The U-turn sarkar

May 25, 2014: The then Delhi BJP chief Harsh Vardhan says that the first issue he will take up with the prime minister, if his party won the Lok Sabha polls, was the cause of granting full statehood to the capital city. The move, he said, would solve the problem of multiple authorities; he said the NDA had earlier tabled a relevant bill in Parliament but the successor UPA government had not followed up.

Harsh Vardhan’s predecessor Madan Lal Khurana had made a similar demand in 2003, coincidentally, again, just ahead of assembly elections. “The BJP leadership at the Centre says it is drafting a new Delhi Statehood Bill,” the article points out. “This is something it had done in 1998 as well, a few months before the assembly elections in November that year.”

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WTF Just Happened: November 29

#1. To live where I please, to do as I wish, to believe as I wish, to love as I like — these are my fundamental rights as a free citizen of a free country. The rights to equality, to freedom of thought and expression, to freedom of religion — these are guaranteed by the state. It says so, right here.

And yet, lo these many years after the state was formed and the constitution was formalized, we have the ongoing spectacle of a young woman, an adult, having to go all the way to the Supreme Court to get these rights for herself. ‘I want my freedom,’ she tells the court — and it is telling that she actually has to go to court to ask for it. We have, too, the spectacle of the Supreme Court doling out these rights to her piecemeal, a little bit at a time — while the state, which (constitutionally) guarantees her inalienable rights, is busy opposing, in the apex court, her right to live and to love as she pleases. What country, what century, are we living in, again?

Meanwhile, we have the National Intelligence Agency — which has been systematically weaponized by the ruling party — saying that it has proof Hadiya’s husband is a recruiter for the ISIS.

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Amusing ourselves to death

For the two weeks that I have been away, I lived a pre-internet life. I consumed “news”, such as it is, through the morning papers and ignored the internet; I avoided calls except for a couple of absolutely urgent ones; I left messages unresponded to; I refrained from obsessively checking my mailbox, and limited mail time to 15 minutes at the end of each day.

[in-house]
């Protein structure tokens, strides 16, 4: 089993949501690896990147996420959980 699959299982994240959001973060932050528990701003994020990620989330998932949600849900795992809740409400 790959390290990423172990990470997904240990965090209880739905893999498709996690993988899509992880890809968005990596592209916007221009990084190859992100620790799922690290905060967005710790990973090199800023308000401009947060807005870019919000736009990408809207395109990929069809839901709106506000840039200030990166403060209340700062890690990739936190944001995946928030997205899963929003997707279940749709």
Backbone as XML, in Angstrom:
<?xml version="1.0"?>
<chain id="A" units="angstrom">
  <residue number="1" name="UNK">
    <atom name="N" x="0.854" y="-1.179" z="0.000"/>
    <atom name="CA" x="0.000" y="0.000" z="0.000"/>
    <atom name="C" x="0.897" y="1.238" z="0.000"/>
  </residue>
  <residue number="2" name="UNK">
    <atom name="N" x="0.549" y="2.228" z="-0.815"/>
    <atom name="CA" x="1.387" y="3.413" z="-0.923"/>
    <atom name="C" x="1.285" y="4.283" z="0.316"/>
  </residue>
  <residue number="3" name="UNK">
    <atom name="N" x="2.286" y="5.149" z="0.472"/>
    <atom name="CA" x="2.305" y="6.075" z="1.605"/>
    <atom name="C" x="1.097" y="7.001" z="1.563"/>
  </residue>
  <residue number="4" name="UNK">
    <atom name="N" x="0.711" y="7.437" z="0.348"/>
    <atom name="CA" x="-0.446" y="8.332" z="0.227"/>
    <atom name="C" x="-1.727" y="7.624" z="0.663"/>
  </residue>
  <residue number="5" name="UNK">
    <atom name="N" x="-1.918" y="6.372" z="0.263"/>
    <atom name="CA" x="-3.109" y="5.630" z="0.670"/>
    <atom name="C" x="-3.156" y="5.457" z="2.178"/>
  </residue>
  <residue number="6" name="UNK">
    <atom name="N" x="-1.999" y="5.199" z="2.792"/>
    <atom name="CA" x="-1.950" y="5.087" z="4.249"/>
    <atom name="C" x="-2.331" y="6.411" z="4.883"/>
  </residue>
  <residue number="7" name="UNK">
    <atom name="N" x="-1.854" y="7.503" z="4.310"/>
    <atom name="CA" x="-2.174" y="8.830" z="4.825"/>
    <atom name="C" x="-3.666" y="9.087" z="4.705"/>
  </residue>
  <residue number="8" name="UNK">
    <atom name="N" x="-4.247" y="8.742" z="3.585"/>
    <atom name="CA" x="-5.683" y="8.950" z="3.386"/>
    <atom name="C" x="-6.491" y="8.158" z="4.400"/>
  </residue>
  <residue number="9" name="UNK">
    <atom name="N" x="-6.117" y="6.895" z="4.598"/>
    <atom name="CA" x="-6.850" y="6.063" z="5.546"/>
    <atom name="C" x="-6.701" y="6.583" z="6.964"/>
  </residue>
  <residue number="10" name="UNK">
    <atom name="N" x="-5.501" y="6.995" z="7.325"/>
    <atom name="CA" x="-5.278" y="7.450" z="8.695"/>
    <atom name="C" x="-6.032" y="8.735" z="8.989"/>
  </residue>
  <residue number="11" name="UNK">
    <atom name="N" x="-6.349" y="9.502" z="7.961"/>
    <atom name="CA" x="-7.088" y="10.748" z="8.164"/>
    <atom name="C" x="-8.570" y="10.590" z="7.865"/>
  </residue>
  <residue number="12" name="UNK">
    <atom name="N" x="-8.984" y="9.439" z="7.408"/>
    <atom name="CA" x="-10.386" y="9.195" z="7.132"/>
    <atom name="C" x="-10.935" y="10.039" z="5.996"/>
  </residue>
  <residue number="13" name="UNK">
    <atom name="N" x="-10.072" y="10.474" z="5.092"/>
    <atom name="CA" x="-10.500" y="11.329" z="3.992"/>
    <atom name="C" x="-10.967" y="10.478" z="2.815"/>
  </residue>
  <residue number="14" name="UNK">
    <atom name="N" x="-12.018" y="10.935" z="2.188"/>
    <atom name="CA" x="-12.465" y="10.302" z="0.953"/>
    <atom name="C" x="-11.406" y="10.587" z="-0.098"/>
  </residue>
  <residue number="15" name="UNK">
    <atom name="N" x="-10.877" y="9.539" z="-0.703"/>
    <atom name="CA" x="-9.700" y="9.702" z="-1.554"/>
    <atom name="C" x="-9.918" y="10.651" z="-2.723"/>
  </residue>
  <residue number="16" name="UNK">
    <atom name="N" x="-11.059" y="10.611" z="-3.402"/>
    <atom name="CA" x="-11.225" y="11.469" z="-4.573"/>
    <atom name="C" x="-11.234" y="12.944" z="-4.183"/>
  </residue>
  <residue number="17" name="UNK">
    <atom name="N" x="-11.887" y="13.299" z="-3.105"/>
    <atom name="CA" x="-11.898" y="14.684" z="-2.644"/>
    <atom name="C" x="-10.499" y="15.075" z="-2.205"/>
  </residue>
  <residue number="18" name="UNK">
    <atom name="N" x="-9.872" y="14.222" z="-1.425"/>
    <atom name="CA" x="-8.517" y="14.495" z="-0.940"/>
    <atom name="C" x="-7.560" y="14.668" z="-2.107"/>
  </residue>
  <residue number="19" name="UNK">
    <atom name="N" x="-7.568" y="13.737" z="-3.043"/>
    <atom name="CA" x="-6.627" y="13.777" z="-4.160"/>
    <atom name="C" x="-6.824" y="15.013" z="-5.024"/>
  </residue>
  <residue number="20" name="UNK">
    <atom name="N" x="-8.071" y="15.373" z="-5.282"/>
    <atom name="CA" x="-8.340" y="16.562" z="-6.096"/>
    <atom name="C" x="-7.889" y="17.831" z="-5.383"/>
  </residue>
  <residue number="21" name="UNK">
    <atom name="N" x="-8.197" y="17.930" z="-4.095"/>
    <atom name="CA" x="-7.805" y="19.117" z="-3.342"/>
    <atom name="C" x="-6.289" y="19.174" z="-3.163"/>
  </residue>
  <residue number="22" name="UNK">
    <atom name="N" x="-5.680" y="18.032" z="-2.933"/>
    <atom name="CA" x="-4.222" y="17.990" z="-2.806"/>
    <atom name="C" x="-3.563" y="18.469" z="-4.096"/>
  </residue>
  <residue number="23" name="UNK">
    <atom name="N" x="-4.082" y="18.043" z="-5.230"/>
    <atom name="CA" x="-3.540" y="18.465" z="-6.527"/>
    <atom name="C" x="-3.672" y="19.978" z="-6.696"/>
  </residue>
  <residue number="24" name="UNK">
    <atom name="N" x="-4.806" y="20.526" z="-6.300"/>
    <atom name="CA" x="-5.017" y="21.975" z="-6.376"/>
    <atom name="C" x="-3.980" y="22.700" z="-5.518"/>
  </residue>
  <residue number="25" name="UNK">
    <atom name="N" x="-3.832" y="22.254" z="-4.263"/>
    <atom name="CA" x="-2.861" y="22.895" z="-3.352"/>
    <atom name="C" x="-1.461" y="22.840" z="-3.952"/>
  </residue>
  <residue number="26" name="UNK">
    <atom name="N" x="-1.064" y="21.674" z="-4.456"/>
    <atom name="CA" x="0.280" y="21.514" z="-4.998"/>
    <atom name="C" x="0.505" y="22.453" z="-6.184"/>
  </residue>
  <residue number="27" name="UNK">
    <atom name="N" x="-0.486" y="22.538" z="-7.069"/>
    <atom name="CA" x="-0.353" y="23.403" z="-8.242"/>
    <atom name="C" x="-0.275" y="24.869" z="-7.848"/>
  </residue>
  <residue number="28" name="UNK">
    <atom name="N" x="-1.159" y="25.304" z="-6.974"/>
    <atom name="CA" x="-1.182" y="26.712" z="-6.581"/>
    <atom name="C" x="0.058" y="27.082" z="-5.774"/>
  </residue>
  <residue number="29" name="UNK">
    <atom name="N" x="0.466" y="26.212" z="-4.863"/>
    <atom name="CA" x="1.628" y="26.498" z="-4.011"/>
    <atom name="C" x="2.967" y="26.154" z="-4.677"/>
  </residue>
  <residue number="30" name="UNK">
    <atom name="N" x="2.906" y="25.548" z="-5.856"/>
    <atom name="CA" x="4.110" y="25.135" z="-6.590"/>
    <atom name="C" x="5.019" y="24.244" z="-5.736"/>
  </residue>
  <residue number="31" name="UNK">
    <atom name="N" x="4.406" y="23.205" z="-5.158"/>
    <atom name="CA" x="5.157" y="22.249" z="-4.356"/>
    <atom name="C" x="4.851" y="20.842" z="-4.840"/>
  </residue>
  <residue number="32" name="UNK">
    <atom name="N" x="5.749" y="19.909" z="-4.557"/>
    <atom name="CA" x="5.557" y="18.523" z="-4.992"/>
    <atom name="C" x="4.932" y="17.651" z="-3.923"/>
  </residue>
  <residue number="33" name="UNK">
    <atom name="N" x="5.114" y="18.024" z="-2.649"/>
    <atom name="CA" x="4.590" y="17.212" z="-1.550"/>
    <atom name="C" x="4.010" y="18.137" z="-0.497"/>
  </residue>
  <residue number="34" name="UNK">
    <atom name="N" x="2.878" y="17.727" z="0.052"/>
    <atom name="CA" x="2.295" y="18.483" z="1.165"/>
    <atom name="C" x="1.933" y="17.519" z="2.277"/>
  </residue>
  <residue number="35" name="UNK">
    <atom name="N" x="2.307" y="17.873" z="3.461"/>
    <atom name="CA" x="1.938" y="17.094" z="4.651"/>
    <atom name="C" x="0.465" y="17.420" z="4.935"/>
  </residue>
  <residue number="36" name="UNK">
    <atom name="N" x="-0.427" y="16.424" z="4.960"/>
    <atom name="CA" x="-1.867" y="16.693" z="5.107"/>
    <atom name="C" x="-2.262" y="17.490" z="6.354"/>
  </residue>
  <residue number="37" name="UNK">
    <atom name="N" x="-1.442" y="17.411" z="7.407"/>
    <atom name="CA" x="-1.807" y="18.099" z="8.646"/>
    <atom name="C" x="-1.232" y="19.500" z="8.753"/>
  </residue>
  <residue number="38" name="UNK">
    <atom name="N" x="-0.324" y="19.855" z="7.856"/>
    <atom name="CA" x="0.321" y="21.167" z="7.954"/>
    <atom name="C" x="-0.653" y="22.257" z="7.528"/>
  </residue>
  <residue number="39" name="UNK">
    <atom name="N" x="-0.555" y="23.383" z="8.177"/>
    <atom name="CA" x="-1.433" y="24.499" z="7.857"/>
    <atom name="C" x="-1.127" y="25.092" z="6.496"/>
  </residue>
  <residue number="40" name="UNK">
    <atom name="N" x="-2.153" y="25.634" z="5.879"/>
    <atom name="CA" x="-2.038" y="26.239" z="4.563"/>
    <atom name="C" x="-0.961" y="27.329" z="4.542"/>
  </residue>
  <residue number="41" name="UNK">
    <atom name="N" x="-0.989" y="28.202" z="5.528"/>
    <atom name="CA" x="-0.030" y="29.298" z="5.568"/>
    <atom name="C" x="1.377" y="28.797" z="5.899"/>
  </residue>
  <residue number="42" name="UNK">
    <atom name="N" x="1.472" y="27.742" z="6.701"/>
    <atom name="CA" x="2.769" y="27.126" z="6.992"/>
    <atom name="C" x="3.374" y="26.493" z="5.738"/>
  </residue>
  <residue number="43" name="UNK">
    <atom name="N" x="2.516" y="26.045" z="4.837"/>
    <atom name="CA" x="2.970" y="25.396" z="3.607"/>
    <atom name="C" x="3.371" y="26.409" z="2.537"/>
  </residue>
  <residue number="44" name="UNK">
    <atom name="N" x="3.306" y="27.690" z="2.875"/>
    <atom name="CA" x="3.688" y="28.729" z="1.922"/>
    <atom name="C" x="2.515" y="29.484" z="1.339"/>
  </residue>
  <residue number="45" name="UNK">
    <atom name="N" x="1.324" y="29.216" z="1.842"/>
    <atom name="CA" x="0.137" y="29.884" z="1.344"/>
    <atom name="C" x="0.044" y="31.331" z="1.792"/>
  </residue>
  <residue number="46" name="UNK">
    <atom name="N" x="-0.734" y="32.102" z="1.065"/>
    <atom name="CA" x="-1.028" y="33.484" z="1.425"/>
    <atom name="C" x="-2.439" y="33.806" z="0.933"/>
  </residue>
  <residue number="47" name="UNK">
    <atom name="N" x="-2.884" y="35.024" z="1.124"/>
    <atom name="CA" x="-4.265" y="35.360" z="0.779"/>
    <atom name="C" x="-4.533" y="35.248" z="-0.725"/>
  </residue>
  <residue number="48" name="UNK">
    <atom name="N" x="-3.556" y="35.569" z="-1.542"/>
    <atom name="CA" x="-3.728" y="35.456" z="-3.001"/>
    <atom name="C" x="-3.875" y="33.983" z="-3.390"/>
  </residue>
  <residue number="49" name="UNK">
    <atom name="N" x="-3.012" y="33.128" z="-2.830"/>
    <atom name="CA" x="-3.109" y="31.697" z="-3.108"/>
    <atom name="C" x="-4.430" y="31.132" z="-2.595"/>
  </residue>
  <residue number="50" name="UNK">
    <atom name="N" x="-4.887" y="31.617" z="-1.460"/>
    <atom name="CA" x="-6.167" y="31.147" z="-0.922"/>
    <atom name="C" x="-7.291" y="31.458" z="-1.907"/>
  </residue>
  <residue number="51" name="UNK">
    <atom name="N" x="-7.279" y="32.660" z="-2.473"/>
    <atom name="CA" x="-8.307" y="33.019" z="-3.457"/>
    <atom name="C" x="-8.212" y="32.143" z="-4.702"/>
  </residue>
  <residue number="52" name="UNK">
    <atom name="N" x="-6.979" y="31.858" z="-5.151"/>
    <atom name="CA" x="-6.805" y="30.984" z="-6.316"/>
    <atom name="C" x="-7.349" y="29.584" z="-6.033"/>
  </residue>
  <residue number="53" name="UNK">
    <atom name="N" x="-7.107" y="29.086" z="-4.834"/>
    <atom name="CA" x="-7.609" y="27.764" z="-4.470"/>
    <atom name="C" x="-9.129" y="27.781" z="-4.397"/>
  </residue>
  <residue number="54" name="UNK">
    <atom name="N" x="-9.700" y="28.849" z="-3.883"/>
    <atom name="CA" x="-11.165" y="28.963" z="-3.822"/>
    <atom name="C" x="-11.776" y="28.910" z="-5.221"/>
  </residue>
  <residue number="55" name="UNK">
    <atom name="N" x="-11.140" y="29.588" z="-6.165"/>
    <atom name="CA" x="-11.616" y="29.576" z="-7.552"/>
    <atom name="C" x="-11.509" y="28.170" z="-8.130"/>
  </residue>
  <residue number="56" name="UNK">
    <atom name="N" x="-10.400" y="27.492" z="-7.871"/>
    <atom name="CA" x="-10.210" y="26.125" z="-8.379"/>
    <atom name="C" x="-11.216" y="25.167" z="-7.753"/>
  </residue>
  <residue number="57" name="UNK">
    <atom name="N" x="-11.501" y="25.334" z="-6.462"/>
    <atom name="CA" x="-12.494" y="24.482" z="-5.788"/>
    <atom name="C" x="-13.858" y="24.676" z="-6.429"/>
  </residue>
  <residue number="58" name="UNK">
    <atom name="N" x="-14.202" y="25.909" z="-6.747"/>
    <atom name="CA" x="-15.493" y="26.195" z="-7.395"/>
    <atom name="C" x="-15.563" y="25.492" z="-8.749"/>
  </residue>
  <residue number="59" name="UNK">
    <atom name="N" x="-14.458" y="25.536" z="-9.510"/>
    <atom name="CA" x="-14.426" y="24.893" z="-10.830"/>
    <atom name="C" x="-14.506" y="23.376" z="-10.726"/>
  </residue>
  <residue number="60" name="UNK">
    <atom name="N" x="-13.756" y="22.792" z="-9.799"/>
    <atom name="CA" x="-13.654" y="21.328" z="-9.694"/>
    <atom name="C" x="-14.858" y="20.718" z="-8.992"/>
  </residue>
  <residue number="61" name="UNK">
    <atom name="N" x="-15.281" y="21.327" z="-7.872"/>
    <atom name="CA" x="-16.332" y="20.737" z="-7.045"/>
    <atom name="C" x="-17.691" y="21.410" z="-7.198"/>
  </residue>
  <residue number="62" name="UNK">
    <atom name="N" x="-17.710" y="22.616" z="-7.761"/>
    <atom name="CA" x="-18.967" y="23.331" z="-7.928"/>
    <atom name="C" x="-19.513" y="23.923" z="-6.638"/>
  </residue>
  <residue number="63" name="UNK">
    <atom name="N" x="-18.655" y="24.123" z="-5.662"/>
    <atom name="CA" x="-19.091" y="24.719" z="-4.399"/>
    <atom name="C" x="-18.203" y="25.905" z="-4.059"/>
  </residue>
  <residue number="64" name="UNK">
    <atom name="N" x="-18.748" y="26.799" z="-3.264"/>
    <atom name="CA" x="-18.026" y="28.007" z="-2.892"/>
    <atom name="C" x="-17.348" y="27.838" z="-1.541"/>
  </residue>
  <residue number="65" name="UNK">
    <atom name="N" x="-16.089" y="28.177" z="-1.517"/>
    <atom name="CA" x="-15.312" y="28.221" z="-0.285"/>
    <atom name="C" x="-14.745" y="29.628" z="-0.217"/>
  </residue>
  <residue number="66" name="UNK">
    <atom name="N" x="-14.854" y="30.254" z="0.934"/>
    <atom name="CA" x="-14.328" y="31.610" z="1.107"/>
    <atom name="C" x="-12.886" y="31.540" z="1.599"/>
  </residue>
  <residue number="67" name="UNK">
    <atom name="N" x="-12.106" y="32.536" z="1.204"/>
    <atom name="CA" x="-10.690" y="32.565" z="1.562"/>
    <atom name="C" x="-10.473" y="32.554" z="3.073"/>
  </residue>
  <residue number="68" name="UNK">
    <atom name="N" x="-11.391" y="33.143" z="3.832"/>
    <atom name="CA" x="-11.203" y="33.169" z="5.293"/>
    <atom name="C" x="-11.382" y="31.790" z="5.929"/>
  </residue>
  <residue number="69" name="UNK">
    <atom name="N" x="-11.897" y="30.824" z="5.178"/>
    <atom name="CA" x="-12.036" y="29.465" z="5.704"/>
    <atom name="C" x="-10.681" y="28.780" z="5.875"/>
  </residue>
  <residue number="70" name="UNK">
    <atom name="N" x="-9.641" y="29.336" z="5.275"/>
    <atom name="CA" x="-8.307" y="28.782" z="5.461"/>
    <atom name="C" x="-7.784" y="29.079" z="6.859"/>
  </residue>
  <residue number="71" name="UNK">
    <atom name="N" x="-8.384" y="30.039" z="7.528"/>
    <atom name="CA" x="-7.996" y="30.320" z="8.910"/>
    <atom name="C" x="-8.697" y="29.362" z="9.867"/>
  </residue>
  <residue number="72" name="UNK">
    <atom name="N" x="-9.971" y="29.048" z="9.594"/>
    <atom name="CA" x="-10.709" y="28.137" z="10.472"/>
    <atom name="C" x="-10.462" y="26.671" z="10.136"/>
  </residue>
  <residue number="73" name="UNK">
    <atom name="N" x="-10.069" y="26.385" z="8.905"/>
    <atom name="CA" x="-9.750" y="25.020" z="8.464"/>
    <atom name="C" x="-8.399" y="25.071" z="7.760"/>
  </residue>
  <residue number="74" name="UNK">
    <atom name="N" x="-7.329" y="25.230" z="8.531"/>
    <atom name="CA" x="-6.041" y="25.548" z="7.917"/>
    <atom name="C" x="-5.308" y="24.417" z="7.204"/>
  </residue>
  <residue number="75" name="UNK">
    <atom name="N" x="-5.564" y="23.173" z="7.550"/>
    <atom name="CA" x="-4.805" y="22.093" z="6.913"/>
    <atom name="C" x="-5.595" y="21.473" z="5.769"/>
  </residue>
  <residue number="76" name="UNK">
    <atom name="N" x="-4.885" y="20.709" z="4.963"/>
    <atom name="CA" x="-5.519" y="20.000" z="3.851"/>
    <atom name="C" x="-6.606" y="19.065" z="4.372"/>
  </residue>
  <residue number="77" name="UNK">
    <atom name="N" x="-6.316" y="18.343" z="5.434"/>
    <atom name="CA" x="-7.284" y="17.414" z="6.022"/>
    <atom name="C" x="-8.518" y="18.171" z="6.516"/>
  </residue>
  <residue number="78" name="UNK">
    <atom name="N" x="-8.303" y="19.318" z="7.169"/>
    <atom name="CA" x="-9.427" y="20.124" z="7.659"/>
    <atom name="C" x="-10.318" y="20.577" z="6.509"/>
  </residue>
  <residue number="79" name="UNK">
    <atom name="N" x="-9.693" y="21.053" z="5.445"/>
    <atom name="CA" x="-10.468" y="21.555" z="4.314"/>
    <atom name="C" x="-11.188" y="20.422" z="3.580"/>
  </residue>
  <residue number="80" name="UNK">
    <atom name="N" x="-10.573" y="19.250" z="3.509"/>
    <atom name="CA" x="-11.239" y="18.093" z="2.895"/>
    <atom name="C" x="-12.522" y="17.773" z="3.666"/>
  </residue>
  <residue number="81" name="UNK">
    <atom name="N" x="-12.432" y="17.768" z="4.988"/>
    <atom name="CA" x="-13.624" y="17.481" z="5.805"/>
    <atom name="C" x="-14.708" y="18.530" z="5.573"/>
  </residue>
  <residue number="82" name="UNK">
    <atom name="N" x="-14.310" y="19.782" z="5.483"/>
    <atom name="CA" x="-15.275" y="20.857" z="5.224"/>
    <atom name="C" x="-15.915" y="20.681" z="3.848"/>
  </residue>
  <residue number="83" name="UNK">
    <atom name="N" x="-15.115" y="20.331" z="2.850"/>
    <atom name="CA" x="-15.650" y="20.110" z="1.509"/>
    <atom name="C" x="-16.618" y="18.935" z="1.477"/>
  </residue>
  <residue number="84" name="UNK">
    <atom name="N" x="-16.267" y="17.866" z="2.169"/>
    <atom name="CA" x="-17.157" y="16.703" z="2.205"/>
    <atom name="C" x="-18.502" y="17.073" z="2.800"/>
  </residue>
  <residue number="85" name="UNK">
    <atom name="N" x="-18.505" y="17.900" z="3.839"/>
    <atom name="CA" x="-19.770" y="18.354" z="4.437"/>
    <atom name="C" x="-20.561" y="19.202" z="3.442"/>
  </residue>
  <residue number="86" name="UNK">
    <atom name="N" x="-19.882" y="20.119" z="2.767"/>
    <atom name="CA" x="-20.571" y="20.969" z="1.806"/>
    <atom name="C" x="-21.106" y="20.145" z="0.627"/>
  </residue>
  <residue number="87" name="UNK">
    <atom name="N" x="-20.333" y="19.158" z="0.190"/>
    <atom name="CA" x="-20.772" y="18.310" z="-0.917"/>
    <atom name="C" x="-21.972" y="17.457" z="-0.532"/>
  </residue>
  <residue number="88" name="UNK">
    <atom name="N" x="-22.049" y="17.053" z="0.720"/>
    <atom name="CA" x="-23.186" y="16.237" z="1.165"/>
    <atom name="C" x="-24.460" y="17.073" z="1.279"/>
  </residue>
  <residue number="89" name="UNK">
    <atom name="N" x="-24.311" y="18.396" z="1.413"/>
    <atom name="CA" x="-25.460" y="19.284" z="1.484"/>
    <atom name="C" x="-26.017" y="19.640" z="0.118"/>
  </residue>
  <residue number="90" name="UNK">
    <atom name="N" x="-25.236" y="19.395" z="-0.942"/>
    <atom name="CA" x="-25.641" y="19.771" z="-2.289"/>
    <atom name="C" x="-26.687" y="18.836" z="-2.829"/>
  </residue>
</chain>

In this time I went for long walks; I met a couple of friends for long conversations over breakfast/lunch; I caught up with my wife who, too, had put her phone away for the duration; I learned to breathe again.
Then, yesterday, I reverted to type. I scrolled through the main Twitter timeline and my curated news links; paged through the few dozen news websites I’ve bookmarked in my ‘dailies’ file; checked messages and DMs as they came in, and I realized just how much the internet shrinks the time and the mind-space available for everything else.

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Who leads the leader?

“If you know Niraj Dave, Nikhil Dadhich and Akash Soni,” says TV anchor Ravish Kumar in a letter to Prime Minister Narendra Modi, “then please ask them if they are planning to kill me.”

The letter is a follow-up to Kumar’s Facebook post where he talks of a WhatsApp group that repeatedly adds him (and others, such as Barkha Dutt) in order to abuse and threaten. Even when he leaves the group, Ravish said, they add him back on and continue the abuse.

Kumar and Dutt are not isolated victims of abusive social media groups. To cite just a few recent examples from an overflowing collection, Quint reporter Deeksha Sharma was targeted for her criticism of a sexist rap song; Times of India reporter Rosamma Thomas received threats on WhatsApp for publishing an article critical of Modi’s crop insurance scheme. A Scroll story speaks of various journalists in the Delhi/NCR region being threatened. AR Meyyammai, who wrote a story detailing child abuse in a Tamil Nadu temple, and her editor have been at the receiving end of threats.

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Cut!

Censors, yet again, confusing the role of movie-maker with that of the propagandist.

The lunatics appear to have taken full control of the asylum

TIL: No criticising the government in Urdu

A news report worth your notice:

The National Council for Promotion of Urdu Language (NCPUL), which operates under the Ministry of Human Resource Development, has introduced a form which requires authors of books NCPUL acquires annually to declare that the content will not be against the government or the country.